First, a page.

Snake fever, I guess.

This is the result.  Not very satisfying.  Even when you enlarge it.

The photograph may be blurry.  But I suspect this is going to be one of those memories that sticks in my mind.  It was one of the coolest animals I have ever seen.

It slithered to sanctuary under a treacherous maguey where it was protected by the spines.  Even after I recovered from too much excitement, I still could not get a better photograph.

If nothing else, I learned not to go walking around at night with my sandals.  It very well may have been a king snake.  But the last thing (or one of the last things) I need is to startle a coral snake by stepping on it.

For those of you who thought you were going to be reading about butterfliues today, I promise tomorrow will be devoted solely to mariposas.

Tuesday, February 15, 2011

third time's a charm

Well, I am off on a third trip through Mexico.  This time to Mexico City.

The group is the largest of the three I have been on -- 42. 

We take a bus to Guadalajara and then fly to Mexico City.  For a stay of six days.

You have already learned that I am not very good at putting together reports while on the road.  And I have not been very good at wrapping up the trips I have taken so far.

But there are a few tales still in the queue for you while I am touring the capital of the highlands.

So, stick around for the tales of butterflies, Tzintzuntzan, and Pátzcuaro.

Monday, February 14, 2011

a thought

One last note before we retreat to the beauty of the butterflies.

Morelia made worldwide news in 2008 with the type of incident most citizens fear -- and resent.

On the evening of September 15, all of Mexico was celebrating the 198th anniversary of its declaration of independence from Spain.

Crowds packed the plaza between the cathedral and the state government palace.  There were rumors that the drug lords were going to place a bomb in the crowd.  But the people of Morelia were not going to be deterred.

Governor Godoy had just finished shouting the traditional
grito -- pulling the crowd into a political high.

Then there was an explosion.  Followed quickly by a second -- four blocks away.  Someone had rolled two hand grenades into the midst of the celebrants.

Eight people were dead.  Over 100 were injured.

This is where it happened.  About in the middle of the photograph.  The governor was standing on the balcony of the building in the background.  (You can see a more detailed view at the top of this post.)

I debated whether to mention this incident.  After all, but for some excellent field work by the FBI, my former hometown of Portland could have had a far more destructive disaster this last November.

I point out the comparison because terrorism can happen anywhere.  But a lot of people have a pretty good idea what is driving the narco-terrorism -- and how to resolve it.

There is violence in Mexico.  Most of it caused by drug prohibition policies that will continue to result in more drug-related murders.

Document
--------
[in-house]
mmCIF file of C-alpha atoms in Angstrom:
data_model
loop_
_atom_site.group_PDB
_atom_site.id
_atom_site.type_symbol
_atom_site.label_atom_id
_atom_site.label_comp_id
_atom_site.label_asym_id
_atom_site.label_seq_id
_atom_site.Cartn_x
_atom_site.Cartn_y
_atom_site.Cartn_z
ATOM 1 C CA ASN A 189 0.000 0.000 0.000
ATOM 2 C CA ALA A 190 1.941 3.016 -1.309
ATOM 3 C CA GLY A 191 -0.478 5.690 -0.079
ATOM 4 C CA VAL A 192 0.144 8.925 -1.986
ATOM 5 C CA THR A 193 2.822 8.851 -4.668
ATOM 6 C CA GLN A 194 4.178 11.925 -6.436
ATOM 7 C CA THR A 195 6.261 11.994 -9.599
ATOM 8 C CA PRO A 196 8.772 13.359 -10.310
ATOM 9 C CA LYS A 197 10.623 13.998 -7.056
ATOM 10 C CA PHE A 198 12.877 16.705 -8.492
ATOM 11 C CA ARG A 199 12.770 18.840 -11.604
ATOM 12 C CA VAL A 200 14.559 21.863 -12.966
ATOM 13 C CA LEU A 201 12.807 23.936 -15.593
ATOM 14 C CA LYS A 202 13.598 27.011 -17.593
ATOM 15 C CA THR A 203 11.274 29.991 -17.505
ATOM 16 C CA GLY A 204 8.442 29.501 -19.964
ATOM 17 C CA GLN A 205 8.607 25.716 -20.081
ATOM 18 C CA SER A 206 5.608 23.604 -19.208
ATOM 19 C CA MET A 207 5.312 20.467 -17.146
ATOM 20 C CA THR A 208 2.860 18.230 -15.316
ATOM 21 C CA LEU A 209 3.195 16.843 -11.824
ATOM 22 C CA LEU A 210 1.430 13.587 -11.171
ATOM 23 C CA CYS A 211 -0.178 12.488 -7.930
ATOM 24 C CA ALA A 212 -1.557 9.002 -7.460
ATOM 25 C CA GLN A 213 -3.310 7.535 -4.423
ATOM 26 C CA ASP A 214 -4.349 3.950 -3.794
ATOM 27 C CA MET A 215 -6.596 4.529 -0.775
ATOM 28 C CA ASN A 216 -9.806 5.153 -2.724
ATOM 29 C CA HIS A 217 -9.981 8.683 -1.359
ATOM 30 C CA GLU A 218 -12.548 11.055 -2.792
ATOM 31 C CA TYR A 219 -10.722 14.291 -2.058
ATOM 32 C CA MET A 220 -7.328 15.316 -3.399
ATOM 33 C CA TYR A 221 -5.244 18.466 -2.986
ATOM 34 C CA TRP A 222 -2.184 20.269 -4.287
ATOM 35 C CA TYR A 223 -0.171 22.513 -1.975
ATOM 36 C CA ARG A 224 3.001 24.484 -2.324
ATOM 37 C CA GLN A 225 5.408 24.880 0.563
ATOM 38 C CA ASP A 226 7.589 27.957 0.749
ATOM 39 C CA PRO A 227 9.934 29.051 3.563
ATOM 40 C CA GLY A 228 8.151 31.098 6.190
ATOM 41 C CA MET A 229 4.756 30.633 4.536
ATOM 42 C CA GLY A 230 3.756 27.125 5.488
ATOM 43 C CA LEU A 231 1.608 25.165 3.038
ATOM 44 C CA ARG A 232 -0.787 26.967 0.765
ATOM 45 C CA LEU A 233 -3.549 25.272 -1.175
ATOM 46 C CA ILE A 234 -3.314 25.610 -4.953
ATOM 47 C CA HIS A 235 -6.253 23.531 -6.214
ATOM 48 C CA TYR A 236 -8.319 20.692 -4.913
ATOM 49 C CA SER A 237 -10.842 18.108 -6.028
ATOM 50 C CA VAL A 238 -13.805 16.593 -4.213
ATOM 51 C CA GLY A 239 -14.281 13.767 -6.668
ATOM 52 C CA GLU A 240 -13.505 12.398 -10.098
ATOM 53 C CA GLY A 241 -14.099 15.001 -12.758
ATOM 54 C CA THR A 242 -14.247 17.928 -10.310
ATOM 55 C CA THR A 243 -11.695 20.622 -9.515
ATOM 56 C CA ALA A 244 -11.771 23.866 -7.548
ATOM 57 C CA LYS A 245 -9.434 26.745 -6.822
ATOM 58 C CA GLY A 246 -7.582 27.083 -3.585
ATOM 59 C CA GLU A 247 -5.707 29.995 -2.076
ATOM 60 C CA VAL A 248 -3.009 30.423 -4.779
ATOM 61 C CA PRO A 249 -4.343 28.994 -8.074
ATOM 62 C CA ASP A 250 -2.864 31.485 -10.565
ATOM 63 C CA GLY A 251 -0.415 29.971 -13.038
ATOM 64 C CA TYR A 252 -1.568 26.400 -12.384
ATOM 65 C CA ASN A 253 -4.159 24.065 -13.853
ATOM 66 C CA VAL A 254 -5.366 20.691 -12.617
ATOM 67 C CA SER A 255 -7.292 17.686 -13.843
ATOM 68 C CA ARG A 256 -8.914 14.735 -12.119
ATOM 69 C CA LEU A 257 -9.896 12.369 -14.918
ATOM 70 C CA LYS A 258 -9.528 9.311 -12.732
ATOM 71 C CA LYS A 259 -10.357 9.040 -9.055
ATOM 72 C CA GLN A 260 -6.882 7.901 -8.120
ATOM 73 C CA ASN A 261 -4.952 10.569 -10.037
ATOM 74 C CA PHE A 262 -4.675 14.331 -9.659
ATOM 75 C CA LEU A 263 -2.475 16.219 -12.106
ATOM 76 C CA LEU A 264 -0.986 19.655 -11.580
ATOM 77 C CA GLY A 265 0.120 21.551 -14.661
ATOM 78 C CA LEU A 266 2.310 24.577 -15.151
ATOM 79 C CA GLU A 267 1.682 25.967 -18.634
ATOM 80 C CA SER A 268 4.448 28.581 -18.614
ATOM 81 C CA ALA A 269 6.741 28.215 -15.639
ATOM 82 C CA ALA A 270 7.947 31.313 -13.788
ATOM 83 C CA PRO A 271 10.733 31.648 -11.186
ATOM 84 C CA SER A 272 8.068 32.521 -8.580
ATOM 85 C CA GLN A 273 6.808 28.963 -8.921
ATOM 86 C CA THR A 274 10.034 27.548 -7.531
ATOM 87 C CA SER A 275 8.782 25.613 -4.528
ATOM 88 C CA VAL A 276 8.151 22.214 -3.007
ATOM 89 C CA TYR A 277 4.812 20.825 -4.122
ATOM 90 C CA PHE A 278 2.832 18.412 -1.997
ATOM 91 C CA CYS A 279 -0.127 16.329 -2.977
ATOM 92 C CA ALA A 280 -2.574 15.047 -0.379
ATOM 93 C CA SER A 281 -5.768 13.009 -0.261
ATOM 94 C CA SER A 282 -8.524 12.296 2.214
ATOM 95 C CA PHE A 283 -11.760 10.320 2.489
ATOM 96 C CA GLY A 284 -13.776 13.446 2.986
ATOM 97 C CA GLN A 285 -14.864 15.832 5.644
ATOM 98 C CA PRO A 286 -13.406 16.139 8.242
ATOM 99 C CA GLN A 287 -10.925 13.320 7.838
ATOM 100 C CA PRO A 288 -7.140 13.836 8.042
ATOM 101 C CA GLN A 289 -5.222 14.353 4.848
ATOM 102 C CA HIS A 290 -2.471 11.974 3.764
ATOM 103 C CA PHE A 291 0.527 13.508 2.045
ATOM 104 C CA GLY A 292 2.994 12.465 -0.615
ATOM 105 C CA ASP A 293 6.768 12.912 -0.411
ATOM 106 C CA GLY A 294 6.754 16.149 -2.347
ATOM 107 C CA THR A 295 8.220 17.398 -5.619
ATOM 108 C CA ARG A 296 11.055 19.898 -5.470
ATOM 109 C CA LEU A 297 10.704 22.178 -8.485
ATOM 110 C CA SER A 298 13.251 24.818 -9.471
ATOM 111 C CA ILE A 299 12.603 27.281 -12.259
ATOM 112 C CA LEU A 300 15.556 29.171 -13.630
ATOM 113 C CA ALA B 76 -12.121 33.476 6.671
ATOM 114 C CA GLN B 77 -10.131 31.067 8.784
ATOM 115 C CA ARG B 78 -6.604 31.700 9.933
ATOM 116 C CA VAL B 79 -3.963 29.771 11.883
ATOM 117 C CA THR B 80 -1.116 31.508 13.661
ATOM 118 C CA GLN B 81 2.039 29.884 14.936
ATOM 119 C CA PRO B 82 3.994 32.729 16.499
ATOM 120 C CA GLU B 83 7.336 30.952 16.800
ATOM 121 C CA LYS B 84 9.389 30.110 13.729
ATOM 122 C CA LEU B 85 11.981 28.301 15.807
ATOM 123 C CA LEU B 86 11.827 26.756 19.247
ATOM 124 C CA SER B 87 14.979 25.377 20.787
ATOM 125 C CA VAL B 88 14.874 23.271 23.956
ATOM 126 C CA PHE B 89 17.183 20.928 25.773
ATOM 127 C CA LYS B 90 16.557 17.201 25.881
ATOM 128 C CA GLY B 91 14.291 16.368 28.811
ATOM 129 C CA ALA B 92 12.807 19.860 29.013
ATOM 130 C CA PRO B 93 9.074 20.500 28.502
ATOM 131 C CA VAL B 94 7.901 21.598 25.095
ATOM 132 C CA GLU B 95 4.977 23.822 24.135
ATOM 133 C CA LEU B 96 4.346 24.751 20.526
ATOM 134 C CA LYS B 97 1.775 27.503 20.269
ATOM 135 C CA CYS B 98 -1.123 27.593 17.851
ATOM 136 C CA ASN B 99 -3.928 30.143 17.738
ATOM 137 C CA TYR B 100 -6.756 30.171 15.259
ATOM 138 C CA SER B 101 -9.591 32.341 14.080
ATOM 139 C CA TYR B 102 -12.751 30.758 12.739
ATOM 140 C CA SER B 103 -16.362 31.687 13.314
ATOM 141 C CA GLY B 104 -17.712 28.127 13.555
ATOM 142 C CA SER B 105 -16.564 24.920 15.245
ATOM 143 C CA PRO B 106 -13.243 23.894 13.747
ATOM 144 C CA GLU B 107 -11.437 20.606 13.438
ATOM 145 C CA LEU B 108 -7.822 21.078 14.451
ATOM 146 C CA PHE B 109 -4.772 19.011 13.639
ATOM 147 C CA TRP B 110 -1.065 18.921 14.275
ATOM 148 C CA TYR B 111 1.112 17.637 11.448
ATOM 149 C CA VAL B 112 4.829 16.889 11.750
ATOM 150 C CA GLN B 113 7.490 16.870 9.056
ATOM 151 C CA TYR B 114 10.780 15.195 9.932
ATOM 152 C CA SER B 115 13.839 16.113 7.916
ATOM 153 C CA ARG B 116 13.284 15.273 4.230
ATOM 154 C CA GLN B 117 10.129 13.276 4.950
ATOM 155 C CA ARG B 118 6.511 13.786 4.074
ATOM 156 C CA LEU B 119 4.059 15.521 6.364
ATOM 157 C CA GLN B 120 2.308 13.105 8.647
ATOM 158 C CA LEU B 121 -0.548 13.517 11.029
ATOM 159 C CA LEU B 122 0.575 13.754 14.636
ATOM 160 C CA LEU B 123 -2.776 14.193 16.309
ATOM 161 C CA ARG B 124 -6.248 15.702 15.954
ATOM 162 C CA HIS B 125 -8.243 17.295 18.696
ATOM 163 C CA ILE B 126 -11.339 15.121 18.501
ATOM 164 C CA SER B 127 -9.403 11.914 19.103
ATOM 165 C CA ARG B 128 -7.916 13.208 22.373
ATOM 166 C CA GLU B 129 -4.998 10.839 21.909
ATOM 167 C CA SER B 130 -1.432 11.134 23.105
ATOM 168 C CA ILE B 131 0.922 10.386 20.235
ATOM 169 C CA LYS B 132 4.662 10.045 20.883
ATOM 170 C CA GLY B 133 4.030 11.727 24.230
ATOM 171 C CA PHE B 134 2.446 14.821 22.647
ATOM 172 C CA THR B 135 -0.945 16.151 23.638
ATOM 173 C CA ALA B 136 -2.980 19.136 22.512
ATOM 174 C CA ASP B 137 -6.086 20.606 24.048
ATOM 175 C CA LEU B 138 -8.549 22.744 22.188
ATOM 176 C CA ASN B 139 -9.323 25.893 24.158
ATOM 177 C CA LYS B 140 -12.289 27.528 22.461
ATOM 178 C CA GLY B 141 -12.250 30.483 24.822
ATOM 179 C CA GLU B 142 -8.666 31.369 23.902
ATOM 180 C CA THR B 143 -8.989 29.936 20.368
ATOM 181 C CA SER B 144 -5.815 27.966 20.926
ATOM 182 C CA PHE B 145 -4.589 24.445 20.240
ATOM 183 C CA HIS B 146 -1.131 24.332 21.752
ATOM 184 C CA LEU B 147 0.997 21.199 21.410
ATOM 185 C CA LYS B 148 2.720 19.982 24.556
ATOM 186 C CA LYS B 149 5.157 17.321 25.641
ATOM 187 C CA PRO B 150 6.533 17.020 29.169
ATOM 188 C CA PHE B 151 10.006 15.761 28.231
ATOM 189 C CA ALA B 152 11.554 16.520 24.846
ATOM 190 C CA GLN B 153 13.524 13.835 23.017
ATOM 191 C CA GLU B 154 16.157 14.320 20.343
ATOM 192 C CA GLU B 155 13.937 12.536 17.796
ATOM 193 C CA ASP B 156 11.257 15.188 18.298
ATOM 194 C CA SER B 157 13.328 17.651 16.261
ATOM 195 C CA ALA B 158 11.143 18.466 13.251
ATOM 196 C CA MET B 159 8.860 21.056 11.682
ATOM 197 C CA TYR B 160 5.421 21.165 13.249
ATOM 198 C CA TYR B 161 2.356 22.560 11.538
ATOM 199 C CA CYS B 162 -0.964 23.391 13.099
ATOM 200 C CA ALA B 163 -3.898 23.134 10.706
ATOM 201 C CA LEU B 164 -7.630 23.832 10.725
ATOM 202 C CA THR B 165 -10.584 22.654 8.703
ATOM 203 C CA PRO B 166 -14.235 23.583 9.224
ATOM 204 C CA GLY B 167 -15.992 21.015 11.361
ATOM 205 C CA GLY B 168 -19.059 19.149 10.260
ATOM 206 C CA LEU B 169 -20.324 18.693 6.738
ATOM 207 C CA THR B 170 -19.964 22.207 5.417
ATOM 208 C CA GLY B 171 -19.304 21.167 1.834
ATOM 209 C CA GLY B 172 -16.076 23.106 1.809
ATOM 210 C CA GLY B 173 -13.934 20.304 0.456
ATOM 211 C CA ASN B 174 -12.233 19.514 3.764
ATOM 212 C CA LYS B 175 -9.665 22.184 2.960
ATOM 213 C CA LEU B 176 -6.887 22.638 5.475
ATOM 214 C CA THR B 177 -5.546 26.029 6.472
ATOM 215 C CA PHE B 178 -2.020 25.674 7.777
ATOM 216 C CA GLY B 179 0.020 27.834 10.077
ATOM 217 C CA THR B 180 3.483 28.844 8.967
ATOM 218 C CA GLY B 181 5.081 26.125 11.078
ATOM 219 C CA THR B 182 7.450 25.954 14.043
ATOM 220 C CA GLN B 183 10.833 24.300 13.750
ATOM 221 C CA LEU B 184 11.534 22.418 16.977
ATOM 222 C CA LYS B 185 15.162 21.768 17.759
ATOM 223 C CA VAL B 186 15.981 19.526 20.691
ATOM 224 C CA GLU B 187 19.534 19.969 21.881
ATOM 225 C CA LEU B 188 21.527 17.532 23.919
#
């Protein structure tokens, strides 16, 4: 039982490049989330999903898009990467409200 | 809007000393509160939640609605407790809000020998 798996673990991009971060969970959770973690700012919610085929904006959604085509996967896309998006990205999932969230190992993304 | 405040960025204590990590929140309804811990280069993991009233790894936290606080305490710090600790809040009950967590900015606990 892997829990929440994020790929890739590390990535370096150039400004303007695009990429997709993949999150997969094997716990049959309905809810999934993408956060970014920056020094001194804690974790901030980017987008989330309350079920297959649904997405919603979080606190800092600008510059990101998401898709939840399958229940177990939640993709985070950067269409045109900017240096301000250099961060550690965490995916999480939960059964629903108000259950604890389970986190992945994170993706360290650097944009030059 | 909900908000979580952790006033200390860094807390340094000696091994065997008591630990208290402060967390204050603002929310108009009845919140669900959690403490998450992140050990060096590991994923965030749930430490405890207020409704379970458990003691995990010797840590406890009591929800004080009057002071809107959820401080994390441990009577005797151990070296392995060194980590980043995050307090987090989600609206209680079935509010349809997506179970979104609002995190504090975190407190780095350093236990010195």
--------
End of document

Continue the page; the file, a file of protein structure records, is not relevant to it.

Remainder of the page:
I would love to go through life appreciating only nice things like the pottery displays in yesterday's post.  Fortunately, most of our lives are never touched by the drug trade.  But lots of lives in Mexico, Canada, and the States are.

Maybe the American and Canadian governments will eventually see that drug prohibition is as dangerous to lives and liberties as was the American experiment with alcohol prohibition.

Then we can stop talking about this issue.

Sunday, February 13, 2011

morelia mordidas

Our next stop will be the butterfly sanctuary. 

But, before we head off to the mountains, I want to share a few Morelia photographs with you.

Bus tours have a tendency to drop passengers off at handicraft shops filled with souvenirs indistinguishable from offerings at Import Plaza. 

You could have colored me suspicious when our guide announced the next stop on our walking tour was a center offering handicrafts from each region of Michoacán.

My boredom meter pegged.  But I was wrong.  What could have been a garage sale on steroids turned out to be a cross-cultural cornucopia of writing and photographic opportunities.

The Casa de Artesanias is located in a former convent that ended its religious days when the Juarez government seized it.  It is now filled with all types of handicrafts -- of varying quality.

Most of the pieces were either pottery or carved woods.  Some very simple.  Others extremely complex -- incorporating pottery pieces into huge woven tapestries.

The photograph below is a typical display.  Furniture and pottery.

The tables are carved and then most are painted in primary colors.  I liked this one because it was unique almost as linear as an Italianate bed frame. 

Pumpkin and squash pottery pieces are a common motif.  And very well-crafted.  They manage to be concurrently massive and delicately detailed.

There are a few smaller pieces.  Such as this pottery chess set.  You may want to click on it to see a larger version.  The pieces are quite clever.

Not everything managed to ping my cultural bug.  Some of the presentations looked as if they were masquerading as a Pottery Barn clearance sale.

Or you might considering buying this.  Your very own IKEA crucifix kit.  (I rather liked it -- as a piece of art.)

My cultural association with the next piece is a reach.  But any of you who remember Laura Petrie's infatuation with the Thing she purchased at an auction would be tempted to buy one for your living room.

Now, you will need to excuse me.

I need to get back to assembling my IKEA crucifix -- while watching reruns of The Dick Van Dyke Show.